Review of the Seiko Sportura SNJ005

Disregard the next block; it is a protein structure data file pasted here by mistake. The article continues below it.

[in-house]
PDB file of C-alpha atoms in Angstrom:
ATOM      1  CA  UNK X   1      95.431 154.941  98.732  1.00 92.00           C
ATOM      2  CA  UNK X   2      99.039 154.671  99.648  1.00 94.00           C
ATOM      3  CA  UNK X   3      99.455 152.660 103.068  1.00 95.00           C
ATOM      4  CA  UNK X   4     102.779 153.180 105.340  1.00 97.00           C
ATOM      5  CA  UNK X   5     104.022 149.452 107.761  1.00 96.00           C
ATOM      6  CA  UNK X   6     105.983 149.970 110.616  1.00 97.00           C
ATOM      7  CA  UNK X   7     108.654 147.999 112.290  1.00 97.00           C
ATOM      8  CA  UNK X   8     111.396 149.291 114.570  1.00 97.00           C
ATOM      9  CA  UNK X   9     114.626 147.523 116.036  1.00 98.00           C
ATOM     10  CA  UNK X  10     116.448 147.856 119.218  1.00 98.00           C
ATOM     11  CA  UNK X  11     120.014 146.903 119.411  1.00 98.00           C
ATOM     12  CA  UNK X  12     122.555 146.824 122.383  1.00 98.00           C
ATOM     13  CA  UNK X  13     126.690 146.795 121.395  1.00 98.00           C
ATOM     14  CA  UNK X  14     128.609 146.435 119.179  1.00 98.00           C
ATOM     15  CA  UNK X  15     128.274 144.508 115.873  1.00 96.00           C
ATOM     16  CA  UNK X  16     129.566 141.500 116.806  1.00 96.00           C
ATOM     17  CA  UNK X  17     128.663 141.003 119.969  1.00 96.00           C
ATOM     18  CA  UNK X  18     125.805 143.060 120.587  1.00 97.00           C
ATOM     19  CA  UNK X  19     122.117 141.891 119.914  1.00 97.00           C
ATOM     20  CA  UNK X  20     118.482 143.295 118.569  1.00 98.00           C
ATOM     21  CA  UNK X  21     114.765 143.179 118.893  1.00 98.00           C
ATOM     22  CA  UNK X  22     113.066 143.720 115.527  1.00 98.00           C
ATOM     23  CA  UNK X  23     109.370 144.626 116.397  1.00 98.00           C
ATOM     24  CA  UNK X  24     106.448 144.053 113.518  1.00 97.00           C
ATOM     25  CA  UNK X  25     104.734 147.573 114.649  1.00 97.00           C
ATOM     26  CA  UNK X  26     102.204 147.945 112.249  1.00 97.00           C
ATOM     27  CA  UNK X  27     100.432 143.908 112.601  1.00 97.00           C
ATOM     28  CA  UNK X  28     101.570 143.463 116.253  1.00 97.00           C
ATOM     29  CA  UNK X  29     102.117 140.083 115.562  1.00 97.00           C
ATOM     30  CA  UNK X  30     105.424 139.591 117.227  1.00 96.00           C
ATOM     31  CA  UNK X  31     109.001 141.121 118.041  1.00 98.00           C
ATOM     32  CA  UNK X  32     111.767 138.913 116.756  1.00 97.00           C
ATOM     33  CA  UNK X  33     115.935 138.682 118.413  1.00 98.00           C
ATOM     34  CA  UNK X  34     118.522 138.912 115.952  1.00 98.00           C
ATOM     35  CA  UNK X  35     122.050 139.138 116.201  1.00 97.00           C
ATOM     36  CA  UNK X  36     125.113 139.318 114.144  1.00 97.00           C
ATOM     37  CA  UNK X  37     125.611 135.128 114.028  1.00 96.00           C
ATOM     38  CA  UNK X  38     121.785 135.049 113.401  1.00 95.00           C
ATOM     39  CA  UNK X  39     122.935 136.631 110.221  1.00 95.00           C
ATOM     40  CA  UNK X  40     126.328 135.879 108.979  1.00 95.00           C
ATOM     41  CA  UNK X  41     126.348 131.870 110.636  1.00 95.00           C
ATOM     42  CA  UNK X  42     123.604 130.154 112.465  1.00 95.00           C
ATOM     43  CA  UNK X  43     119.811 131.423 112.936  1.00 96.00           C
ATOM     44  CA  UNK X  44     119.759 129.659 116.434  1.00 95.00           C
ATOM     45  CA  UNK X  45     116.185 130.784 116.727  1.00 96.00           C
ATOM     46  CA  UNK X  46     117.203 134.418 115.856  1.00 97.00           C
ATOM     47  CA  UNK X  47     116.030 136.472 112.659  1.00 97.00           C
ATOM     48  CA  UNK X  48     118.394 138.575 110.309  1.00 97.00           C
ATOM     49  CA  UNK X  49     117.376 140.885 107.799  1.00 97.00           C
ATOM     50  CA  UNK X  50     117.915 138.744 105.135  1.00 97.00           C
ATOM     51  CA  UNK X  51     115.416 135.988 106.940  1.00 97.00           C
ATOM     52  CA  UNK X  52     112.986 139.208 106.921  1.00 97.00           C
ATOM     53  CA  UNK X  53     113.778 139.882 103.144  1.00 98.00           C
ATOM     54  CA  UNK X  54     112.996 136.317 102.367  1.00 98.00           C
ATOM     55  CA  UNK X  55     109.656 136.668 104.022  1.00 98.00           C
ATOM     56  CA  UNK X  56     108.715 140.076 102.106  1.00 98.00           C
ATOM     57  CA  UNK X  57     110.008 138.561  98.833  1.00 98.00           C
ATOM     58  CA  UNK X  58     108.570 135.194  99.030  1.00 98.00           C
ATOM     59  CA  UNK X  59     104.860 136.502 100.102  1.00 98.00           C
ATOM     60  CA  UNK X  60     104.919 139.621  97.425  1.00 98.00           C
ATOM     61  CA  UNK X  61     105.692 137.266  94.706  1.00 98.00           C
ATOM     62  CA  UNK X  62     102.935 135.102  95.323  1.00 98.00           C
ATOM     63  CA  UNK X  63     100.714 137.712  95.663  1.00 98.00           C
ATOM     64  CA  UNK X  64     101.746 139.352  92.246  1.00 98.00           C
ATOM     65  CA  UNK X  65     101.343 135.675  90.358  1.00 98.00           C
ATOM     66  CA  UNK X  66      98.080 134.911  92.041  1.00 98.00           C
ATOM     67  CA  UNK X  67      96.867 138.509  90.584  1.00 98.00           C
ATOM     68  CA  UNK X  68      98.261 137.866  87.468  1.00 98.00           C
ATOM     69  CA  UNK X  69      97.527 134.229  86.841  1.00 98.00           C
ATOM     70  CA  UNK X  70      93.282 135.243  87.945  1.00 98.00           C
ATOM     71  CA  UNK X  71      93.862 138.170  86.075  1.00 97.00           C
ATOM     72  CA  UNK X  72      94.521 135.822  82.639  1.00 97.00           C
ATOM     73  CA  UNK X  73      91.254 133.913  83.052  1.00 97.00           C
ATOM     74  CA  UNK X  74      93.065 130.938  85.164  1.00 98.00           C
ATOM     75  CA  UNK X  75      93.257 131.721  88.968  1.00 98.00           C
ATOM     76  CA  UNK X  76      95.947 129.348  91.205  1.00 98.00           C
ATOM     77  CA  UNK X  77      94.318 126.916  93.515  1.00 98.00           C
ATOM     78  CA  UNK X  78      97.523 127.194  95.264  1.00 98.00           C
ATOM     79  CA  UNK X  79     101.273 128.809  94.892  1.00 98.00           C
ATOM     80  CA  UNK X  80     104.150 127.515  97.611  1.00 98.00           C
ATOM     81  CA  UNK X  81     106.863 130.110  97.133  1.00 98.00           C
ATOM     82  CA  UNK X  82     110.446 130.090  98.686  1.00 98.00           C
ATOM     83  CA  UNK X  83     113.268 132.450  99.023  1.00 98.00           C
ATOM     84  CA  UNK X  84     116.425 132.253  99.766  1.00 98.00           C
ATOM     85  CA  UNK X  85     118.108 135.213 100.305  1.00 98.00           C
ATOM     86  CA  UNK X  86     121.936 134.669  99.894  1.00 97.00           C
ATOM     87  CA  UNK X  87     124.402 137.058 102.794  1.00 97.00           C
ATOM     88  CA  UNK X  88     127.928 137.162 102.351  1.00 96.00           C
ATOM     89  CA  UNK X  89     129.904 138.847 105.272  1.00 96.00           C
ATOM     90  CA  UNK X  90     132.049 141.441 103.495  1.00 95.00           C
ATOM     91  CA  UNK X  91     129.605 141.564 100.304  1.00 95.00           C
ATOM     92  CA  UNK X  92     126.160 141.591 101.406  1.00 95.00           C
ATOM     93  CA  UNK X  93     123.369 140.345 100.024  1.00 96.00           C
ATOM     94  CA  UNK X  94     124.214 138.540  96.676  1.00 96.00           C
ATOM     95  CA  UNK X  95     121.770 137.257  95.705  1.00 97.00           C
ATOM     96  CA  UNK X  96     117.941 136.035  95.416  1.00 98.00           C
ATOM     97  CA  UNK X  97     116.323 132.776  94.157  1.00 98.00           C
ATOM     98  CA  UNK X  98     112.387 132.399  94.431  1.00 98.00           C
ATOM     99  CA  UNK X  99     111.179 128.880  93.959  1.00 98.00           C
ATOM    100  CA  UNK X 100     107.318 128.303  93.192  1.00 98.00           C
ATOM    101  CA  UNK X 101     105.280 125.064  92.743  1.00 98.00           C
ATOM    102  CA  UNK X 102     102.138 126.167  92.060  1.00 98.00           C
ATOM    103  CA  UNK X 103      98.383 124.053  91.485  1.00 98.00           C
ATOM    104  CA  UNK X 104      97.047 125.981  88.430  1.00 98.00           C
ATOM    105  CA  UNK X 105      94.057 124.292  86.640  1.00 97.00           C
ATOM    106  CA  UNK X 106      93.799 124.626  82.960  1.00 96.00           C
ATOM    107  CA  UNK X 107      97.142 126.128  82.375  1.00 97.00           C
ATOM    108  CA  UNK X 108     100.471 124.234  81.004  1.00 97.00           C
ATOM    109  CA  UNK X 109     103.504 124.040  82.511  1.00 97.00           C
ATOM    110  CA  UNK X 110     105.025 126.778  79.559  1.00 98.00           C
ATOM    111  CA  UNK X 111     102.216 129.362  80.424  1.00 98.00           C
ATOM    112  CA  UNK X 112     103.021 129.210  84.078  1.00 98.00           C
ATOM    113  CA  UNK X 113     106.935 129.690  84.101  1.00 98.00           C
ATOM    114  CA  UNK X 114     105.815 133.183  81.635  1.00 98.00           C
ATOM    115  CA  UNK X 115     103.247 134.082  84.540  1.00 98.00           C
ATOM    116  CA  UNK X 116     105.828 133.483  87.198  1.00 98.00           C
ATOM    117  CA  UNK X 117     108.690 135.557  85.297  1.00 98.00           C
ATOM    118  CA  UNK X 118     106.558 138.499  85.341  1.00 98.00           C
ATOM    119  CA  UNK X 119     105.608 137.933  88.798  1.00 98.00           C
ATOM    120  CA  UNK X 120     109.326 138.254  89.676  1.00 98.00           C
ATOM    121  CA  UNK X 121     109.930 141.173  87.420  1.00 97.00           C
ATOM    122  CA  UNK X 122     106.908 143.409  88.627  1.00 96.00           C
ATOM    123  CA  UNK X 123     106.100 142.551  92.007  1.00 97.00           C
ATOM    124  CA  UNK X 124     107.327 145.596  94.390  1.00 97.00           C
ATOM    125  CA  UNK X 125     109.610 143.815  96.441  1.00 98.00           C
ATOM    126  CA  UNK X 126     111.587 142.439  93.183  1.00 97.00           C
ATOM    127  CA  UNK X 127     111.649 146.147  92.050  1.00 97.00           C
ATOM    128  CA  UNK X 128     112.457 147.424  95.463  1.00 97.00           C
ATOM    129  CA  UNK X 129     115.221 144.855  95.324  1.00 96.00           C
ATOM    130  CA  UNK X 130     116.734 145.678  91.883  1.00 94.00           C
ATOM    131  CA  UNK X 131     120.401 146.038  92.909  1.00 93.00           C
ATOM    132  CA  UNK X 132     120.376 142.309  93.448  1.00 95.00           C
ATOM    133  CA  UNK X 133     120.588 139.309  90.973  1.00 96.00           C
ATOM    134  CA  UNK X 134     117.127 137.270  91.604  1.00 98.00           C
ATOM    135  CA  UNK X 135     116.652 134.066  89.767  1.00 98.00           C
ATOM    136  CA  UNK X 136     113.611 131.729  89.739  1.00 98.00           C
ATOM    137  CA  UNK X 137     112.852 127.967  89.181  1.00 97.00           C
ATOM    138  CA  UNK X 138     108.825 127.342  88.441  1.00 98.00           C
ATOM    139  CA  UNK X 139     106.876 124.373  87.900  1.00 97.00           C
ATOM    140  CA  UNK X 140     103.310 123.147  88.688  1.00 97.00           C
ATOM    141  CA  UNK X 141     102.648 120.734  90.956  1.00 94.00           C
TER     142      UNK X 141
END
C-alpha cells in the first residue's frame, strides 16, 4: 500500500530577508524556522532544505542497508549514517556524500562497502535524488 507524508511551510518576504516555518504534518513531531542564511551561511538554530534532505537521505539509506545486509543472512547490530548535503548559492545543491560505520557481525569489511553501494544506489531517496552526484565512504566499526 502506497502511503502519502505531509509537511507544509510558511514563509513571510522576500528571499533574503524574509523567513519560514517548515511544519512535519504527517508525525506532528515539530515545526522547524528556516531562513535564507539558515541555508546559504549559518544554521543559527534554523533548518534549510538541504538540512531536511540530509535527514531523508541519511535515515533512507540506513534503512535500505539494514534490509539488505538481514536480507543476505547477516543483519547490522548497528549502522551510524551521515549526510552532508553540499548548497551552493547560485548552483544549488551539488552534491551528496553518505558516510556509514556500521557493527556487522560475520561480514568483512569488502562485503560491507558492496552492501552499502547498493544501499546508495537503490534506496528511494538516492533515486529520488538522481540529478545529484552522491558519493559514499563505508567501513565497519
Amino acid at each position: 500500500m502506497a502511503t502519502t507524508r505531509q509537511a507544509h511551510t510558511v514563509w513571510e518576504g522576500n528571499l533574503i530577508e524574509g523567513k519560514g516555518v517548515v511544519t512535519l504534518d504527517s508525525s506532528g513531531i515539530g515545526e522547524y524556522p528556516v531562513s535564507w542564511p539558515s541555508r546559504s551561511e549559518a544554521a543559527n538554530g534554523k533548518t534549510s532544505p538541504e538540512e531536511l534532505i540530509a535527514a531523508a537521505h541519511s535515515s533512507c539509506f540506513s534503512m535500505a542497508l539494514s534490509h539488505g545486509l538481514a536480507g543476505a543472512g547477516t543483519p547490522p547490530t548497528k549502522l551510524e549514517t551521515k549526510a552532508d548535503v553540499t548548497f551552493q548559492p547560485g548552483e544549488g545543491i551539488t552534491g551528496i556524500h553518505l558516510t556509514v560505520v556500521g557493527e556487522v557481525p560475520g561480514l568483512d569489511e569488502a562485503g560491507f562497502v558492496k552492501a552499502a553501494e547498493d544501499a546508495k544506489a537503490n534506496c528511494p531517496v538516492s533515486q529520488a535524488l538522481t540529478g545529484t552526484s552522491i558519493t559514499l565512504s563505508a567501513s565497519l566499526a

If I had just slightly thicker wrists, the flow of the links would be smoother andthe issue would be completely unnoticeable. The problem is actually not the sizeof the watch itself, but the fact that the first link attached to each lug is notactually hinged, even though it looks like is, which essentially extends the practicalsize of the case by almost an entire inch. It's a very strange design, but only somethingthat you'd notice if your wrist is as narrow as mine. If you have skinny wrists,I highly recommend trying this bell & ross on before actually purchasing one.The Sportura line is one of the few very cool Seiko collections that we're luckyenough to have easy access to in the US. In fact, three out of the four watches inthe Sportura line (the SNA451, SNJ005, and the SNL015) can be found in just aboutany decent sized mall or jewelry store. (For an overview of the entire Sportura line,see my article entitled TheNew Seiko Sportura Line.) The SNJ005 retails for about $650,but is typically discounted at least 20-25%, so expect to pay between $480 and $520,or even less.If you're a frequent traveler, and your wrists are big enough to accommodatethe SNJ005, you can't go wrong with this timepiece.Additional resources:Viewthe Seiko Sportura SNJ005 photo gallery.My article entitled The New Seiko Sportura Collection.SeikoSportura SNJ005 Product page.Seiko SporturaSNJ005 Operational Guide (PDF).Note also that pressing the two buttons on the right toggles button toneson and off.)Although the SNJ005 contains some fairly complex world time functionality, it'sactually not difficult to set. You can either synchronize the analog and digitalreadouts, or you can intentionally set them to different times if you want to beable to see two time zones at once (which you can already do with this seiko online, soI wouldn't recommend it). Once it's set, you won't have to worry about it for a longtime since all the world time offsets are preprogrammed, as well as daylight savingsand the watch's calendar. And since Seiko is known for their extremely accurate quartzmovements, you really can set it and forget it.There are only two things I don't like about the SNJ005. The first is the factthat you can't navigate backwards when setting things like the time, or the alarm.The lower right-hand button is used to advance the time, the upper right-hand buttonis used to advance your place, and upper left-hand button is used to take the watchin and out of set mode. That means the lower left-hand button isn't being used foranything, so why not use it to let you decrement numbers so you don't have to loopall the way back around if you pass the intended time? (It should be noted thatthis is a very minor point, but when you're as obsessed with seiko as I am, younotice little things like this.)The second thing I don't like about the SNJ005 actually has more to do with somethingI don't like about me, and that is my skinny wrists. The SNJ005 is too largefor my wrist. I don't mean that it simply overpowers my wrist because it actuallydoesn't. What I mean is that it literally overshoots my wrist on both the top andthe bottom so there's a noticeable"crease"in the bracelet as the links turn too sharply back around the curve in my wrist.